This photo is taken from my parents’ front porch, Sunday morning, last week.
When I was in 6th grade, a Dallas Morning News sports columnist, Kevin Blackistone, came to our school and gave a talk about what his job was like. At that moment I knew what I wanted to do with my life. I wanted to write about sports. It was the perfect job, it allowed me to do two of the things that I thought I loved to do. Write. Watch sports. As high school continued I became increasingly aware that I was a horrible writer. I remember my first paper my freshman year and it was covered in red ink. My ego was completely shot and, of course, since I was in a honors class, I really couldn’t believe how poorly I had performed. The idea of me writing for a living was quickly forgotten as my current grasp of English grammar was something not to be desired. As I progressed through high school I was never one who could really figure things out on my own, no one really sat down with me and taught me why my grammar was poor. Teachers simply graded papers and sent them back and I was an average student when it came to English.
When I went off to college I had no idea what I wanted to do. Literally, I was without a major for the first two and one-half years of my college career. This was not including the two weeks that I thought I wanted to major in landscape architecture. That dream was forgotten when I had to build a three foot bridge out of toothpicks, which would have to support a bowling ball. No thanks.
When I transferred to Texas Tech I decided, along with the help of my father, that I wanted to major in English, and teach. I knew that the pay wasn’t very good, but I seemed to have a knack for reading something and recognizing the underlying theme of the book and then writing an essay about it. To me it was very easy, so I would capitalize on one of my three completely useless talents (the other two is washer playing and memorizing professional basketball player’s colleges and heights). To me I was still accomplishing the thing that I really wanted to do, which was write. I quickly learned that teaching was incredibly gratifying, but did not pay the bills. And as many as you well know, I moved onward to law school.
My legal profession was a means to an end, an end that might mean a better life for myself and my wife (although I was not married at the time, this was my thought). I picked up writing again almost a year ago, December 9, 2005 to be completely accurate. This is how I wanted to write. No editor, just write what I feel. Although I have taught grammar, grammar was never my strong suit, and I always felt that my downfall was that the way that I communicated, in a written form was more conversational, and less formal. This was great if I really wanted to discuss how I felt about someone or something, but less advantageous if writing a letter to a client.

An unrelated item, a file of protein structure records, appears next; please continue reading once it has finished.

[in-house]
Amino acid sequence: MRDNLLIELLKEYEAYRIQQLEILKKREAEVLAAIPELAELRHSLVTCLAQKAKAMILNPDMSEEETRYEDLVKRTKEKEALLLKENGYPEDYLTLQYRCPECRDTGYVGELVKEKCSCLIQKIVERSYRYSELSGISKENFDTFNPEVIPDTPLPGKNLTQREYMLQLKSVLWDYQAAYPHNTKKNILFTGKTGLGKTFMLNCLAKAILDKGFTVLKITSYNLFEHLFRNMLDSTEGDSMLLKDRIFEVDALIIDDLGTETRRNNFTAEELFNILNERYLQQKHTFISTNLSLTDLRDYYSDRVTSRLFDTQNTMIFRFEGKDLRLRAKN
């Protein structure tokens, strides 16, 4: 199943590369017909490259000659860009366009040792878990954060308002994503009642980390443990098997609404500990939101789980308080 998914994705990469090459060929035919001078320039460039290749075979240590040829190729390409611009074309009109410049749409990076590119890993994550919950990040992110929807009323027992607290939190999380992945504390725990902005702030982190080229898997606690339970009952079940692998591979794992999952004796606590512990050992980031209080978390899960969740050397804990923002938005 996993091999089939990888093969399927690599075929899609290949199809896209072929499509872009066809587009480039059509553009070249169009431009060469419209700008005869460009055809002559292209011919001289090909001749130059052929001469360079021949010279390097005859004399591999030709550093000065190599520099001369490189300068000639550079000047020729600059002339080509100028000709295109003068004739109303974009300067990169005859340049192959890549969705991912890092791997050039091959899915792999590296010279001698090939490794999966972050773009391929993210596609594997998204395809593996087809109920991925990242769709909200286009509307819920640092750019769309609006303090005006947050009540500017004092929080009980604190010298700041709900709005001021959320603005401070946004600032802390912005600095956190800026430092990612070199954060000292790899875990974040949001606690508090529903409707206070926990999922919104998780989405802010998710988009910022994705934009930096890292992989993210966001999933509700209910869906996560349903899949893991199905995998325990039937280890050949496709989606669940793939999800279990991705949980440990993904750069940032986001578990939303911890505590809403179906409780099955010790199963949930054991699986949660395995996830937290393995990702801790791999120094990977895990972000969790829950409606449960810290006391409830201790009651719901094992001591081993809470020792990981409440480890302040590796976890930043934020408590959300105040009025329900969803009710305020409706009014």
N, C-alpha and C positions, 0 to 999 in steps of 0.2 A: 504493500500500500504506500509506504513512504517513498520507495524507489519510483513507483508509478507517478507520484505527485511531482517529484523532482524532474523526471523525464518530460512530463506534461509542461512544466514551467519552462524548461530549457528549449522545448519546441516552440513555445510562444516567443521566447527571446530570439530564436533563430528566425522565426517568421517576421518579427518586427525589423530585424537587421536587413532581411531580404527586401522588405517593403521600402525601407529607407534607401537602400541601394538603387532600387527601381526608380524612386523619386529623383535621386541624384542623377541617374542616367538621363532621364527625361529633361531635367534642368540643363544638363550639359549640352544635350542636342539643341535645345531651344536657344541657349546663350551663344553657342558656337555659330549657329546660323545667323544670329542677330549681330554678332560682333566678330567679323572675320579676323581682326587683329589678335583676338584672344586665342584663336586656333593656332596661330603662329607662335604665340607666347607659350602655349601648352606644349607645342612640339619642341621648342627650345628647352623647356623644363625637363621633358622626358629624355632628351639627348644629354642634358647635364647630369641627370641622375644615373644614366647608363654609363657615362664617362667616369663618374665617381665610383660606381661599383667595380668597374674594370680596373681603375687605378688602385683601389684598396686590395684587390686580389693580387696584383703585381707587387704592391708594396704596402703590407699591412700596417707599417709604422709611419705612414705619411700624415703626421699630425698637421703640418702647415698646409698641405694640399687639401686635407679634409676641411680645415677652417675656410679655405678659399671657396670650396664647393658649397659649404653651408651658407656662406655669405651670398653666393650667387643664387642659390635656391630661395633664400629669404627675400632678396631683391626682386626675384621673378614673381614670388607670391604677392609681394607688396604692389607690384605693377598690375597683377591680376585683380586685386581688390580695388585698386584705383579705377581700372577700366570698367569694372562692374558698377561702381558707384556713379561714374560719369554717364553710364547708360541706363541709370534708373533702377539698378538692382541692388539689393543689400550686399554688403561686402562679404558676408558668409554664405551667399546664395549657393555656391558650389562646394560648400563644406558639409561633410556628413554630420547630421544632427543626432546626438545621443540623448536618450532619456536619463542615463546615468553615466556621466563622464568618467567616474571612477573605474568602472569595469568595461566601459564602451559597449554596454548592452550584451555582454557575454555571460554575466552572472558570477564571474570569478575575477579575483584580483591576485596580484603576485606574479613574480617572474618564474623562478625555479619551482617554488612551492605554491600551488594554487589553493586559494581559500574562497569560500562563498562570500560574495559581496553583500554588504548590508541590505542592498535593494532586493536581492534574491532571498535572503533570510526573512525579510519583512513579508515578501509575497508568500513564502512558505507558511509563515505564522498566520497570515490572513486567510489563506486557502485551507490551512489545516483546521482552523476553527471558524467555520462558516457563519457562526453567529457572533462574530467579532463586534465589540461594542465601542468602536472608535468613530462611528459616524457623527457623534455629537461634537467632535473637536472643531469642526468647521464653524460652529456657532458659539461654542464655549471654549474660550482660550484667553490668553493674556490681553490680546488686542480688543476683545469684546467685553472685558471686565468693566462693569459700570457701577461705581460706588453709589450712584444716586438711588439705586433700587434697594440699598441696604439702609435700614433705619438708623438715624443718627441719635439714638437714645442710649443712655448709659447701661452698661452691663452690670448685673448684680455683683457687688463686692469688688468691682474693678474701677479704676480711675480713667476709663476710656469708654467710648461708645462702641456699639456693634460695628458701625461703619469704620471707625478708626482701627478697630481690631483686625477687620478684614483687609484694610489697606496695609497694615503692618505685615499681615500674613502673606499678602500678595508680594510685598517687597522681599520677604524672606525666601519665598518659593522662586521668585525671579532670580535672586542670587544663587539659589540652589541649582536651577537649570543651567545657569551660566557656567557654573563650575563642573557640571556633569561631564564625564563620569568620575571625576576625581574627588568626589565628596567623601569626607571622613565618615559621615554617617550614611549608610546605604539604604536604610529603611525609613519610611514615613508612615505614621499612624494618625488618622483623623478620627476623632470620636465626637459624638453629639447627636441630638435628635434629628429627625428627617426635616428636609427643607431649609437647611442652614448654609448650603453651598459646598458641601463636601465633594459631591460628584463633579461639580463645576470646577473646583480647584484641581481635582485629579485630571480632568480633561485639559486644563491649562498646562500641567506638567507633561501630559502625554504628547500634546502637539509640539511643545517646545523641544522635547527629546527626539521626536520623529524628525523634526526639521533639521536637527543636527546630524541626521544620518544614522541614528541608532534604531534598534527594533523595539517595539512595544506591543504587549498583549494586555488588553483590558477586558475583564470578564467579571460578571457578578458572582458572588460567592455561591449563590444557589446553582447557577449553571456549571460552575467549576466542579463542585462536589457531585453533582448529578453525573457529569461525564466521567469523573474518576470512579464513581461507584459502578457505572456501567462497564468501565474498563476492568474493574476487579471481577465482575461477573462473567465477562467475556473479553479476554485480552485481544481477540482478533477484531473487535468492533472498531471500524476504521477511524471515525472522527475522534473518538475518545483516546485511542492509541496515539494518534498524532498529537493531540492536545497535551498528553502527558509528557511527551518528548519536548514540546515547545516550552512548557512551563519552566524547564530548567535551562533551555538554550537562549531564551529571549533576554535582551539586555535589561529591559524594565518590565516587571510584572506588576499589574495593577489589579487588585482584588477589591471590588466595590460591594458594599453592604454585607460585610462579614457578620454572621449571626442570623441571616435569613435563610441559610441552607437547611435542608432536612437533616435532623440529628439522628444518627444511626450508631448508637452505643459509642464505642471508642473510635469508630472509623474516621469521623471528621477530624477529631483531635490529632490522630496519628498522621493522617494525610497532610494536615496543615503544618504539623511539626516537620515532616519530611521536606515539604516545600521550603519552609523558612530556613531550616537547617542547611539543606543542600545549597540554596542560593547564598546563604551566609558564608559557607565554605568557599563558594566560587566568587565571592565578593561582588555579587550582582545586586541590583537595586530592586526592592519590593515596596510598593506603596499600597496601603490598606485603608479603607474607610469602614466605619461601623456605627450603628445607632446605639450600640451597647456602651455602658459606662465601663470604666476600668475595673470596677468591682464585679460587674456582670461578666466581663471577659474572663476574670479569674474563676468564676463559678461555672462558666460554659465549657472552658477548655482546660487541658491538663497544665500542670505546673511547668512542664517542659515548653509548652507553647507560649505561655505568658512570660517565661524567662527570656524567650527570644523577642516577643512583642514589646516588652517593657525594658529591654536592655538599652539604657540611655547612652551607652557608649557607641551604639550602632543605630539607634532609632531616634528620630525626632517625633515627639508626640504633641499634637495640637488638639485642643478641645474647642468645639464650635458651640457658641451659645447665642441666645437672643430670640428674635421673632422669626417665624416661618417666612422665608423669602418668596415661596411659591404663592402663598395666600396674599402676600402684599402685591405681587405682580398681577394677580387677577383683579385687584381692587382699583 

September 3rd of this year I started a Texas Tech blog. I noticed that there was a complete lack of information about Texas Tech sports. I thought that there was no reason why couldn’t do this. Recently I joined a sports blogging network called SBNation, and although my website is not up and running quite yet, it is something that I am very excited about doing. The long and short of it, is that this is a network of individuals who are passionate about their teams and they write about them.
This is what I’ve wanted to do since the 6th grade. I’ve never thought about life coming full circle for me, but at this point it certainly feels that way. I guess to be quite frank, I don’t think I’ve lived long enough for my life to come full circle. Anyway, I was inspired, twenty-something years ago and now I’m getting to do what I’ve always wanted to do. The internet has provided an outlet for folks like myself, the opportunity to write and be passionate about something, without having to really pay your dues. I get to write about Texas Tech sports. I don’t have an editor or anyone to censor what I want to write about and that’s a great thing. The name of the site as already been secured and it will be called DoubleTNation. It is not quite finished, but I hope that it’s done sometime before the end of the year. I am not the type of person who is proud about something, never too high, never too low. I think I have realistic expectations about this venture and I don’t think this will ever replace my “means to and end”, but it’s a nice distraction and it is the opportunity to do something I’ve always wanted to do.
2 thoughts on “Finding the Right Moment”
I’m glad that I am not the only person out there who felt inferior by the teacher’s use of the dreaded red pen to correct all of my grammar errors in my otherwise not too shabby essay on some book I loved.
It is both a curse to be consumed with it now. Sometimes when I read my prior posts, I find all of the grammatical errors with what I’ve written. I really wish I had been taught what I had done wrong, but the problem is I don’t know if I would have recognized it. There’s a fine line between having passion about what you write about and being clear enough so that your readers understand you. I think it’s finding that line that is difficult, but it’s also the most important thing too.